I, and several others I know, give money regularly by monthly direct debit to UK aid charities who help impoverished people in Africa. When one reads about tyrants like Mugabe, one wonders if any of the financial support we give is really worth it.

Mugabe has squandered the prosperity of Zimbabwe! It was once a wealthy prosperous nationa – now it is unable to feed its own people and most live in fear and poverity.

I keep asking myself: “Is my financial contribution doing anything in the longer term to help solve the problems of Africa?” I do not come up with a positive answer.

Posted by Harry Locksley | Report as abusive
 

Jimbo,

Good on you for standing up to Tendaie. I’ve gone toe-to-toe with him in other blogs, and I am glad to see someone else is getting fed up with him. I would not be surprised if he was on Bob’s payroll – he sounds just like one of their paid cronies.

Burt Scruggs,

At this point, maybe he is a bit inexperienced, maybe a little indecisive. Wouldn’t you be if you had to live your life with the fear of assassination hanging over your head? I know that I might be, always having to watch my steps very carefully. The truth is, the man is a far better option than Mugabe. Hell, you could give a middle-school student control and they’d probably do a better job than Mugabe, but that isn’t the point, is it? Tsvangirai needs a chance (just like all Zimbabweans) to live and work without the fear of reprisal – if you give him that, then maybe things will change.

Harry Locksley,

You might as well stop sending money. I have monitored such things in the past (especially in Asia and Africa), and more often than not you end up with a Somalia-like situation where the funds and goods that people donate end up in the hands of the ‘bad guys’. Yes, sadly I do not doubt that a lot of the aid money and goods somehow wind up in the possession of Mugabe – the people continue to suffer while the good folks of the world continue to send their hard earned money. It would not surprise me at all if this was the situation in Zimbabwe. Mugabe is just the kind of person that would commit such a crime.

Posted by Bardas Sudislav | Report as abusive
 

‘For mutual respect and human honour of Africa and Africans’ – in Zimbabweans and globally

I write as an ageing descendant of West Africans who were exported to the West Indies, to urge Africa’s leaders not to yield to tribalistic ethnic-European calls for alienation of Zimbabwe and President Robert Mugabe.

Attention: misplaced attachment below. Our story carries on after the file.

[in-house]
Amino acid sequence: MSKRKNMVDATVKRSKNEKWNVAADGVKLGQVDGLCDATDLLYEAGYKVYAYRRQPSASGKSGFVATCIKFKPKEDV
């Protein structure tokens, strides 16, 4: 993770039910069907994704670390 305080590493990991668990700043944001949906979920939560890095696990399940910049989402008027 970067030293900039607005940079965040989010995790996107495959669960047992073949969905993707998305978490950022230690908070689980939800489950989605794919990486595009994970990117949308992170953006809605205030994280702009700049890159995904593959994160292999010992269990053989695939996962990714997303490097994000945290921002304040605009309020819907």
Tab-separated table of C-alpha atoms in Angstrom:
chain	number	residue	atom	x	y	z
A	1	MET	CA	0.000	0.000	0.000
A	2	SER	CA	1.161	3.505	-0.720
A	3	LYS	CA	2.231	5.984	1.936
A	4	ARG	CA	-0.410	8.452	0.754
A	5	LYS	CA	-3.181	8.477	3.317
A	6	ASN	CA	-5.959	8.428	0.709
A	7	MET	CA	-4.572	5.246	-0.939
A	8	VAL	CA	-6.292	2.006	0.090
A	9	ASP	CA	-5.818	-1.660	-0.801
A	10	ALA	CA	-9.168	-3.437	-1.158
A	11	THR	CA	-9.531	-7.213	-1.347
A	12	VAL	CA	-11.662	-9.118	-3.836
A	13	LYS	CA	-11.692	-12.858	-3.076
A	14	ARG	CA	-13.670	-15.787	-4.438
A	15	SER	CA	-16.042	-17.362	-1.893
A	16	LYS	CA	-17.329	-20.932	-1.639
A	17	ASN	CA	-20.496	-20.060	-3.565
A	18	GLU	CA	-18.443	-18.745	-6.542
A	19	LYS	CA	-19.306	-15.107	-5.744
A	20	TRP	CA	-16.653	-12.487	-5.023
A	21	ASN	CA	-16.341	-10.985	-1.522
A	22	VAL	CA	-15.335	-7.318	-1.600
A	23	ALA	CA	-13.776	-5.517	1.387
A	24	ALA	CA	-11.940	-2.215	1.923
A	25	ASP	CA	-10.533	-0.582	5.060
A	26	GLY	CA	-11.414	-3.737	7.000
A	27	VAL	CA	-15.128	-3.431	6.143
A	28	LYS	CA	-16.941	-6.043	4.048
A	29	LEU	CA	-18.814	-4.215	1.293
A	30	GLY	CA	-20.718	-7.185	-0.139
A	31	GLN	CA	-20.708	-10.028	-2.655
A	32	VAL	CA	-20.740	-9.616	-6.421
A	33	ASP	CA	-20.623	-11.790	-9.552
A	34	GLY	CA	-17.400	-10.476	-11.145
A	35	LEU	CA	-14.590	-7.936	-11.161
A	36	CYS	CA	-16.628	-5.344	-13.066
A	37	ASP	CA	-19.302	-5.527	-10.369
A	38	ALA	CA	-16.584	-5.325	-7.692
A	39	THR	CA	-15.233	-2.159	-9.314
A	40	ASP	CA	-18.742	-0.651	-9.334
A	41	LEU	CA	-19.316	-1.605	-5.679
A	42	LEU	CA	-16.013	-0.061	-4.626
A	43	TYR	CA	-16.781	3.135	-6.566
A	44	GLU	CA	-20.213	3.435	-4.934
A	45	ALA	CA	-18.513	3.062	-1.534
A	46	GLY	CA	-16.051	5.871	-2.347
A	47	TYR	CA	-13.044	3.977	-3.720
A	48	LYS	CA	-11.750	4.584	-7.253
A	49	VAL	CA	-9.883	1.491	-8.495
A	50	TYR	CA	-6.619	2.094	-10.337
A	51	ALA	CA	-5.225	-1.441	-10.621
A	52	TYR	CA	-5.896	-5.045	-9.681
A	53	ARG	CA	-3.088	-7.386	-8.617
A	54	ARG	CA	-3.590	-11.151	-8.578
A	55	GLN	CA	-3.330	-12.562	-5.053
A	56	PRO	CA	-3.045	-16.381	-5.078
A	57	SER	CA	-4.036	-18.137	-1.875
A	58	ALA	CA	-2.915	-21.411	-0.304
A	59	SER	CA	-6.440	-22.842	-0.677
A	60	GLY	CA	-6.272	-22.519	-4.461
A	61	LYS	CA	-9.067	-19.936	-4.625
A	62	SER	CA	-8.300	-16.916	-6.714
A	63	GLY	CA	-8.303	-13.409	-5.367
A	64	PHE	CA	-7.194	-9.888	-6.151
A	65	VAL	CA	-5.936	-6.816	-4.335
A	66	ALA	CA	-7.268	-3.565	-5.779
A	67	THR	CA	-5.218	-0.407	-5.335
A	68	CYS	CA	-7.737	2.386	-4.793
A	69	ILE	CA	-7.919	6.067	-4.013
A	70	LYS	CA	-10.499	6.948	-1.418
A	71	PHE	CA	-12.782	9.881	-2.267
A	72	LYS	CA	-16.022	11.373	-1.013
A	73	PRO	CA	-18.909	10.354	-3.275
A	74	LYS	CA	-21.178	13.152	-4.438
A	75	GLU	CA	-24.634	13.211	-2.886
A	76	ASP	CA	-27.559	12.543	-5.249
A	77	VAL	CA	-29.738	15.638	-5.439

It is especially right that Mr Nelson Mandela is celebrated here in Europe and the ‘West’ generally, because in 1990, upon his release from imprisonment by apartheid South Africa, he used his standing to disarm the fight of ethnic-Africans in South Africa, and end their courageous fight-back against European domination and for re-distribution of the social, political, and economic wealth of their country.

Eighteen years after Mr Mandela’s freedom, in South African, ethnic-Africans still live in what we label as shacks and ‘townships’ while our ethnic-European cousins there, live in what we call homes and farms. The Nelson Mandela stance sold his people short and should not be recommended for Zimbabwe or elsewhere..
One wonders whether or how much the local and global standing of ethnic- Africans, has gained from Mr Mandela’s celebrated magnanimity; a magnanimity ‘paid for’ by ethnic-Africans and celebrated by ethnic-Europeans in South Africa. The situation lends a hollow ring to the condemnation of Zimbabwe’s leadership by Mr Mandela. The condemnation is further devalued by being issued while Mr Mandela was being lavishly feted in London in birthday celebrations.

The hypocrisy and diplomatic double standards of our attitude in Europe and the ‘West’, is shown by the fact that we join forces to bomb Afghans and Iraqis into submission, yet, praise Mr Mandela for persuading his people to end armed struggle and humbly ‘turn the other cheek’. ‘The West’, of course being a guileful euphemism for an international cabal of ethnic-Europeans. UK Prime Minister Gordon Brown, following the lead of his predecessor Tony Blair, now calls for cricketing-bans against Zimbabwe. This hypocrisy being despite teams from England and Australia playing cricket with South Africa, throughout the European-supremacist and apartheid years; a situation that continued into the 1980s in spite of a cricketing ban against South Africa.

The charge of hypocrisy and diplomatic double standards is further supported by facts that it took Britain and the United States many centuries of existence before universal adult voting was introduced and enforced. In Britain this was not until 1928 and in the US not until as recent as 1964 (with the notable exceptions of some individual States).
Thank heaven that in Africa, Mr Robert Mugabe and a many Zimbabweans, at least, have the courage to continue to battle against diktats of the ‘West’ and to strive for re-distribution ill-gotten gains taken by force of arms under heinous colonial and apartheid regimes. Particularly laudable that they fight-on, in spite of the inevitable tribal campaign of ‘the West’, to demonise Mr Mugabe at home and abroad, and supplant him with a likely more compliant, Morgan Tsvangirai.